It gives me great pleasure to once again welcome ANZCA to the pages of Global Media Journal – Australia Edition. As with our last engagement with ANZCA papers in 2015 (Swinburne), we welcome the interest from the conveners of the 2016 ANZCA conference from the University of Newcastle to publish a selection of the papers. In now our tenth year of publication, we continue to make a significant contribution to communication and media studies in Australia. Many thanks to the guest editors, Dr Janet Fulton and Associate Professor Phillip McIntyre of Newcastle University for their efficient and diligent work in selecting and reviewing the papers. Thanks also to their referees who have assisted in the maintenance of high standards of scholarship for the journal. In addition to the ANZCA papers, we feature an essay in this issue by one of our editors, Dr Antonio Castillo. Dr Castillo’s contribution is on the Latin American Investigative Journalism Award that annually honours the best investigative stories produced in the region. We have also included the regular Media Monitors column from Dr Tim Dwyer and a number of book reviews to round out the issue.
Our next issue on the theme of “Narrative Resistance” is underway. The issue is a mix of Australian and European scholarship involving collaborators from a conference on the ethics of storytelling at the University of Turku, Finland. As usual, I acknowledge the great efforts of the GMJ/AU editorial team for their production work on this issue especially Myra Gurney, Antonio Castillo Roman Goik and Rachel Morley.
Western Sydney University
University of Newcastle
University of Newcastle
We are very pleased to present this collection of papers that showcases research presented at the 2016 conference of the Australian and New Zealand Communication Association (ANZCA). This edition is a continuation of a collaboration started in 2014 by then-ANZCA president Dr. Diana Bossio and we are proud to continue the relationship between ANZCA and GMJ-AU.
To provide a brief background for those who may not know about ANZCA, the Association is the professional body for Australian and Aotearoa New Zealand communication academics and practitioners. The Association is involved in scholarship and teaching in such diverse areas as journalism, public relations, law and ethics, creativity and communication, citizenship, new media, mobile, digital and social media, pedagogy, organisational and interpersonal communication, internet studies, advertising, environmental and science communication, radio, television and screen production, and media studies. The annual conference provides opportunities to present and discuss research from a broad range of communication areas and network with scholars from around Australia and New Zealand as well as internationally with many of the Association’s academics well known and active in the international communication community....more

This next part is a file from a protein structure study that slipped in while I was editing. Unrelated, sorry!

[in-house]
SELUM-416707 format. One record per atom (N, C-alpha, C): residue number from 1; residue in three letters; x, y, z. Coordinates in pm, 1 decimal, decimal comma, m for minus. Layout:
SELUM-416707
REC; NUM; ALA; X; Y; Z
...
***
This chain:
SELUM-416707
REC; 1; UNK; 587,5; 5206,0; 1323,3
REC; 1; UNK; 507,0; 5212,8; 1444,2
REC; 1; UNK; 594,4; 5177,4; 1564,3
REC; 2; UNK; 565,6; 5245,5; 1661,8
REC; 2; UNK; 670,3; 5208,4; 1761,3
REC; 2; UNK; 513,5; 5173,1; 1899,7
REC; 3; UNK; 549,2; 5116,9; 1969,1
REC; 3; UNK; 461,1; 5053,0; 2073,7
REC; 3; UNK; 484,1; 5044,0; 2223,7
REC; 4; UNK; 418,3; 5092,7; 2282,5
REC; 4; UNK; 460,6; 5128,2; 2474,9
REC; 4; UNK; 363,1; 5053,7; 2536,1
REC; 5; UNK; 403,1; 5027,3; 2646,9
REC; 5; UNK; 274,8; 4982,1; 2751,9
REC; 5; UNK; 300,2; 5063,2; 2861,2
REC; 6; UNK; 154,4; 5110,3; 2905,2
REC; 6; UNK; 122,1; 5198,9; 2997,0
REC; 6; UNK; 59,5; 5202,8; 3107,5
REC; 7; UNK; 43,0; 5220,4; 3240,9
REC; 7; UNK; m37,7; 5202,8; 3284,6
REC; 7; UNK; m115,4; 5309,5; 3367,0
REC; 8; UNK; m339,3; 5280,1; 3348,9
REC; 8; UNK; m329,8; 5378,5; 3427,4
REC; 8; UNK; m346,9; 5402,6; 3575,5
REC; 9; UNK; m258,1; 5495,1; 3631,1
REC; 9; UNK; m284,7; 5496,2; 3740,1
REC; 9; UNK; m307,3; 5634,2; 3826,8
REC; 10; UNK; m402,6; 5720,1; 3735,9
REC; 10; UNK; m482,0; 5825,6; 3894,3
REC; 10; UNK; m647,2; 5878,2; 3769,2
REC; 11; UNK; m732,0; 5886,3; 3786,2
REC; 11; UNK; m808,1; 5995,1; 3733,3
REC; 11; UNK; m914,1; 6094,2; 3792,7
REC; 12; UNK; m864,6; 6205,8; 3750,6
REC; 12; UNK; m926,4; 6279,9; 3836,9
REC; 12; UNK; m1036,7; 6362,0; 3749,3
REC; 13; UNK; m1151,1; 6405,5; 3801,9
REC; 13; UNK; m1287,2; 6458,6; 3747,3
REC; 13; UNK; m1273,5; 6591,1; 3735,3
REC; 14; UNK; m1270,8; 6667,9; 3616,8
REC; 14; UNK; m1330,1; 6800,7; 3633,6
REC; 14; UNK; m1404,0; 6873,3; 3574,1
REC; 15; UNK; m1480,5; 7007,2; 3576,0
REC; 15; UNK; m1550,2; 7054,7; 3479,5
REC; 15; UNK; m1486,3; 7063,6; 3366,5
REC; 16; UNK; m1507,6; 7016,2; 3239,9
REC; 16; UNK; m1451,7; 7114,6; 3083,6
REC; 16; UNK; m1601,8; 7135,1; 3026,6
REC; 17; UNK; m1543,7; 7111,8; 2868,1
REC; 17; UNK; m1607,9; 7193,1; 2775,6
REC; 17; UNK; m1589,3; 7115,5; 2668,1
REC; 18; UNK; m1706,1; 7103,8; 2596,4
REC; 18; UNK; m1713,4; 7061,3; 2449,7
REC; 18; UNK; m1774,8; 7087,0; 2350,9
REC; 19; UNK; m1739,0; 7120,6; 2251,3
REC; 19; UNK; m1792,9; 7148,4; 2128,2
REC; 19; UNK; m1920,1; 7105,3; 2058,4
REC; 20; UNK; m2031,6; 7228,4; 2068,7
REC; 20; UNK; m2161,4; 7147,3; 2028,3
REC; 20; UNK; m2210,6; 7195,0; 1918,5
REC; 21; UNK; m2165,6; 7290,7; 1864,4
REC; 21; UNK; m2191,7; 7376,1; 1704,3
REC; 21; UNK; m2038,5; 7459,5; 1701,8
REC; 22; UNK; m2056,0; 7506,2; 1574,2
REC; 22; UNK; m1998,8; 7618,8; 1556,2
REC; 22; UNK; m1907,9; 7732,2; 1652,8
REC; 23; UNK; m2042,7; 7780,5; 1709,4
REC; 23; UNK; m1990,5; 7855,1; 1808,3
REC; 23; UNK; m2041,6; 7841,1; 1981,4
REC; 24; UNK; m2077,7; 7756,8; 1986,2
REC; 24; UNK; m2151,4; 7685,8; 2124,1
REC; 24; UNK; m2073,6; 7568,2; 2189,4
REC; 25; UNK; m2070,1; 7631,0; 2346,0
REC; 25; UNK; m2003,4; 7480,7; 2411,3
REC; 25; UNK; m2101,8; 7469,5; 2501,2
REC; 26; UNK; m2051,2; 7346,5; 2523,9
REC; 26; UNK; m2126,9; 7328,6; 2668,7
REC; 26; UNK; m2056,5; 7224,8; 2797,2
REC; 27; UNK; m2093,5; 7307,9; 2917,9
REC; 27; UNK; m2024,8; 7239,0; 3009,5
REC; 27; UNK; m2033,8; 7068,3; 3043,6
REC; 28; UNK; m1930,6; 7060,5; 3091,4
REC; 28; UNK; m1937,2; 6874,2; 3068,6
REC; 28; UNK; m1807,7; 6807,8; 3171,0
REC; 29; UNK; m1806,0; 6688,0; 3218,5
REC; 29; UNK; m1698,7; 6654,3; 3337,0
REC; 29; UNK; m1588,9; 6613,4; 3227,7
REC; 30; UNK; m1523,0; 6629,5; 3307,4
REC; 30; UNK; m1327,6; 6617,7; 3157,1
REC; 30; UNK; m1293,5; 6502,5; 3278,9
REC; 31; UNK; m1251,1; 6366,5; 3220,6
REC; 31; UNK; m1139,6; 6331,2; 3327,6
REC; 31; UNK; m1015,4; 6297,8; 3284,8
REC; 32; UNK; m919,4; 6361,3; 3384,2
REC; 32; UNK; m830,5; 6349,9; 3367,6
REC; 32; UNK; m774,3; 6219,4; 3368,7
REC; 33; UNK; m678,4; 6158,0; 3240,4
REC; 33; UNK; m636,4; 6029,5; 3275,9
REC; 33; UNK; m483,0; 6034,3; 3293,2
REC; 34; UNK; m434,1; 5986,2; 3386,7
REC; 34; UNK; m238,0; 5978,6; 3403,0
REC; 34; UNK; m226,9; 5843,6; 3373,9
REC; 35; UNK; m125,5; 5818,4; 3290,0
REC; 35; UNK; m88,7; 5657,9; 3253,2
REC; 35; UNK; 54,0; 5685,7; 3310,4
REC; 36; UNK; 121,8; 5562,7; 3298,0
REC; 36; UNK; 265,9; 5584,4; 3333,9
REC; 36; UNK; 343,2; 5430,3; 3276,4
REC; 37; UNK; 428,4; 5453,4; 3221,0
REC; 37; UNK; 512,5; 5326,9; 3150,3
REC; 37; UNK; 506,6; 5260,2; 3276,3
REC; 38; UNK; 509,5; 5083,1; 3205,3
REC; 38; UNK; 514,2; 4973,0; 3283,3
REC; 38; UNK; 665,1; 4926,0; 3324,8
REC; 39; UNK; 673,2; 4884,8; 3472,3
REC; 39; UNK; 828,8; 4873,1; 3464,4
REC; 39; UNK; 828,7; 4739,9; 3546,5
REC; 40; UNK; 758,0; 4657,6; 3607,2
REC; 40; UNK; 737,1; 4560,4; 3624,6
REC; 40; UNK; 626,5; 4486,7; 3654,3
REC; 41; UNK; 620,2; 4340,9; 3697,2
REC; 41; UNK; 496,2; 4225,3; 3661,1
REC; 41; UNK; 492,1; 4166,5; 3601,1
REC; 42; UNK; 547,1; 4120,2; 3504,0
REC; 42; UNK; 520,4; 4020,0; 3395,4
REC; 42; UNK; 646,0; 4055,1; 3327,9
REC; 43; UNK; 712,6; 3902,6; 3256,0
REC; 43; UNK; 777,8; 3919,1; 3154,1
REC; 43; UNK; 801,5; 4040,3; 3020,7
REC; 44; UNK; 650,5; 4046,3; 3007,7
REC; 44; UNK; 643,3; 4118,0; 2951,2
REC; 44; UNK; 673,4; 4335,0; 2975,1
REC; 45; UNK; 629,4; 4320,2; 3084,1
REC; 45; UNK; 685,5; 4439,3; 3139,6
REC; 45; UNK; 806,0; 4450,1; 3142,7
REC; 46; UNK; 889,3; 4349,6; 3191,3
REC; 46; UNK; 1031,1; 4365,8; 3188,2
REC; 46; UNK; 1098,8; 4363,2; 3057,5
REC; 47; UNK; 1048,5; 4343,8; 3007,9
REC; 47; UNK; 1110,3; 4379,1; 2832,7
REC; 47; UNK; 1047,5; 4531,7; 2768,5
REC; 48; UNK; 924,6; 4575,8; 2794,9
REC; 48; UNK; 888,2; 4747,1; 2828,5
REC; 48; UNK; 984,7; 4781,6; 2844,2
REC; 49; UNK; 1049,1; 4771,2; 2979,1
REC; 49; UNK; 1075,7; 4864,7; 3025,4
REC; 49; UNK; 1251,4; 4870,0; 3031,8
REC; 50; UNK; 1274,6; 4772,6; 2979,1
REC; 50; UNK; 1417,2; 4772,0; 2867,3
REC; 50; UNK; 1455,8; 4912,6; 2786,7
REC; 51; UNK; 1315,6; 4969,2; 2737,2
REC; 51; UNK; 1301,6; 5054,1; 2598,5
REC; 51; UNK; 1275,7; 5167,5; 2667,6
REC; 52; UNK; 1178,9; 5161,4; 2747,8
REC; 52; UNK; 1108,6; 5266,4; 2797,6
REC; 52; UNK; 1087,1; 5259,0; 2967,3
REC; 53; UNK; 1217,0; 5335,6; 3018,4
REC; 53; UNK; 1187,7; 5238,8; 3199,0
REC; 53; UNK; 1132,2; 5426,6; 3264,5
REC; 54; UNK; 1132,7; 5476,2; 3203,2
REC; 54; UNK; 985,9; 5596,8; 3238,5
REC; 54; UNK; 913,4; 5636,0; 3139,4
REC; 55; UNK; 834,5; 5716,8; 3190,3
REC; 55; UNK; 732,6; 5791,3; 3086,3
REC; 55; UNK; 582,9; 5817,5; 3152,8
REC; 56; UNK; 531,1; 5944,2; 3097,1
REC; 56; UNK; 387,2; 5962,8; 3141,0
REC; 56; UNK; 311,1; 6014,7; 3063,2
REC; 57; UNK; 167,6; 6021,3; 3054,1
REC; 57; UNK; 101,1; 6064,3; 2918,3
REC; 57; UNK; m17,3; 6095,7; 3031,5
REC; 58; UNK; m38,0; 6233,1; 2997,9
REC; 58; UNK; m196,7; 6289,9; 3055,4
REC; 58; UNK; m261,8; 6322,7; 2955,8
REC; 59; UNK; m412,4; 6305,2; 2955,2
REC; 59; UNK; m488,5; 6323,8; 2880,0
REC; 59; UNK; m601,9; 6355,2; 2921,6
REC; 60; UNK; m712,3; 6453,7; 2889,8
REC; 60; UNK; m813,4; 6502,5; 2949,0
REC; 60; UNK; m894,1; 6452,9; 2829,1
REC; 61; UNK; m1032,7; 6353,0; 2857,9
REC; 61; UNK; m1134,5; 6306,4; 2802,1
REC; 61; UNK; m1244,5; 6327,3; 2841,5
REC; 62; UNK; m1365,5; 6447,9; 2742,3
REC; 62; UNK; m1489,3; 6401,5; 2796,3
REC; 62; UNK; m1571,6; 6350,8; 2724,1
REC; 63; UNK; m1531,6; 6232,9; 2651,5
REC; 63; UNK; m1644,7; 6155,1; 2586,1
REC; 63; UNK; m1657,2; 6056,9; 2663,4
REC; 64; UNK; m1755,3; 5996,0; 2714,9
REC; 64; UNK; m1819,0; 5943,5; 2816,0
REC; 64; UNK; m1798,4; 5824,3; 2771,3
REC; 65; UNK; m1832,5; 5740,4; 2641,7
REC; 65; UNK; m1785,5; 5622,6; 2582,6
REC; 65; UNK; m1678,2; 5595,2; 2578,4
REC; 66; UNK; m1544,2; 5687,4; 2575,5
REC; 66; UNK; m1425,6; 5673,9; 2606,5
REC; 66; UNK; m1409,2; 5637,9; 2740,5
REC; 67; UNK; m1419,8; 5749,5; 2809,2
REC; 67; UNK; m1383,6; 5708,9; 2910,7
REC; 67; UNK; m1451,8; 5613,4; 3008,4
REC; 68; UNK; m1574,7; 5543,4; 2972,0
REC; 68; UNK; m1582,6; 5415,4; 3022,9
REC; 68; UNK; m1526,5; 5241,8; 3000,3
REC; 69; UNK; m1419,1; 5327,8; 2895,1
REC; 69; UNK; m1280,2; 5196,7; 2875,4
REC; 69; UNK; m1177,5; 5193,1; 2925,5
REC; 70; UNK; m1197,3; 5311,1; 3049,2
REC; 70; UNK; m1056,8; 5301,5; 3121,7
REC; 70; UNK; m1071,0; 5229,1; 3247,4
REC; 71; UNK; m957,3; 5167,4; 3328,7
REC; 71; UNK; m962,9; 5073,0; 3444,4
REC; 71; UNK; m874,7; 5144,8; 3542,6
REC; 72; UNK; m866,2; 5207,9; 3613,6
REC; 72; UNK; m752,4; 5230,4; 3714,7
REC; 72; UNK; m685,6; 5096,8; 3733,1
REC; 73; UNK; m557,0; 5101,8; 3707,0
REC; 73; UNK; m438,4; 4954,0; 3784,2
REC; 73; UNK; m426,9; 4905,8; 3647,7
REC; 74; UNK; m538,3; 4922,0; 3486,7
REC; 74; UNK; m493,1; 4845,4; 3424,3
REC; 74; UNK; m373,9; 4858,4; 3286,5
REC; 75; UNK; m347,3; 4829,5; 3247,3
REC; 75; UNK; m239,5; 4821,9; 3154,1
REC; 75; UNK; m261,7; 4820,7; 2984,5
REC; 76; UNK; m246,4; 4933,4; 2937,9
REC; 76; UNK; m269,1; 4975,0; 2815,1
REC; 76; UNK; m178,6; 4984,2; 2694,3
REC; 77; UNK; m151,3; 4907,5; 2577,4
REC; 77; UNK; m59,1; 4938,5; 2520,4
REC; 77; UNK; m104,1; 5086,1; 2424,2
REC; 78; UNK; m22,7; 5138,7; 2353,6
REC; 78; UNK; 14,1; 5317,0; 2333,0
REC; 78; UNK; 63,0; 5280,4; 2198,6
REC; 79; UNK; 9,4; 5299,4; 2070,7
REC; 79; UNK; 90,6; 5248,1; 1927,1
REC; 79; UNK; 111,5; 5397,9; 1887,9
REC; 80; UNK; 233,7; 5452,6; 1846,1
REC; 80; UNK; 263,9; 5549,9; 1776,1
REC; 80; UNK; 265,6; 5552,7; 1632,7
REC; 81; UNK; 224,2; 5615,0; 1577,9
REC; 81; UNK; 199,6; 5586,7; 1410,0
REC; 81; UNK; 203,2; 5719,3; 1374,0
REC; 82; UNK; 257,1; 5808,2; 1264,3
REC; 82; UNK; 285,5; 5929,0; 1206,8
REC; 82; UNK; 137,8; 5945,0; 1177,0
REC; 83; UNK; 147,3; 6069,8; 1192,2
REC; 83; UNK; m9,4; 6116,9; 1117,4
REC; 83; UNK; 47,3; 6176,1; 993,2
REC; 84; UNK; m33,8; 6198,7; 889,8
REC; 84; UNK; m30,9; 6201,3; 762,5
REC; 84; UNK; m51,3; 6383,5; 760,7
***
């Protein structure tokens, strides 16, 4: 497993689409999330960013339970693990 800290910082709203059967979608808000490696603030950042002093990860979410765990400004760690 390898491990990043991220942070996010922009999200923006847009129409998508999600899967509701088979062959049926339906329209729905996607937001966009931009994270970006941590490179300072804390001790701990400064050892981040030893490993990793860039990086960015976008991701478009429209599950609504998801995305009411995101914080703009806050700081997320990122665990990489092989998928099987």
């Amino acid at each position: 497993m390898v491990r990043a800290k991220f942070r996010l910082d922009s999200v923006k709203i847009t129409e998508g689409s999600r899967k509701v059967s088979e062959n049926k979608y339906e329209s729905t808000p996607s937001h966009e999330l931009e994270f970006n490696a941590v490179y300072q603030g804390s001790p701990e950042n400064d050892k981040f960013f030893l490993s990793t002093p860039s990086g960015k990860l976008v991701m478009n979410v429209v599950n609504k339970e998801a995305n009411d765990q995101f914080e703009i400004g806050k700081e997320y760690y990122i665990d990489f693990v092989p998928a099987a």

The Australian edition of Global Media Journal invites the submission of essays and research reports that focus on any aspects in the field of Communication, Media and Journalism. We are particularly interested in articles that explore some of the following themes:
- Media and Democracy
- Children and Media
- Grassroots and alternative media
- Media Law and Ethics
- Civic Journalism
- Peace Communication
- Ethnicity and the media
- Political economy of communication
- Film and Media
- Media Audiences
- Media Policies
- Media, Citizenship and Democracy
- Communication and Cultures in Conflict
- Theories of Communication
- Media and Globalisation
Australian Media Monitor
FactCheck: is Australia’s level of media ownership concentration one of the highest in the world?
Australia’s level of media ownership concentration is already one of the highest in the world. – Shadow minister for communications, Michelle Rowland, press release, November 8, 2016.
The government’s Broadcasting Legislation Amendment (Media Reform) Bill 2016 proposes cutting a rule that stops commercial TV networks from broadcasting to more than 75% of Australians. The House of Representatives passed the bill, which will now go to the Senate.
Labor has said it supports repealing the 75% reach rule but opposes changing the “two-out-of-three rule”, which prevents companies from holding a controlling interest in more than two firms that operate television broadcasting, radio broadcasting or newspaper publishing in the same region.
Labor’s shadow minister for communications, Michelle Rowland, said repealing the two-out-of-three rule would reduce “the diversity of voices across the media landscape”.
She said Australia’s level of media ownership concentration is already one of the highest in the world.
Is that true?...more
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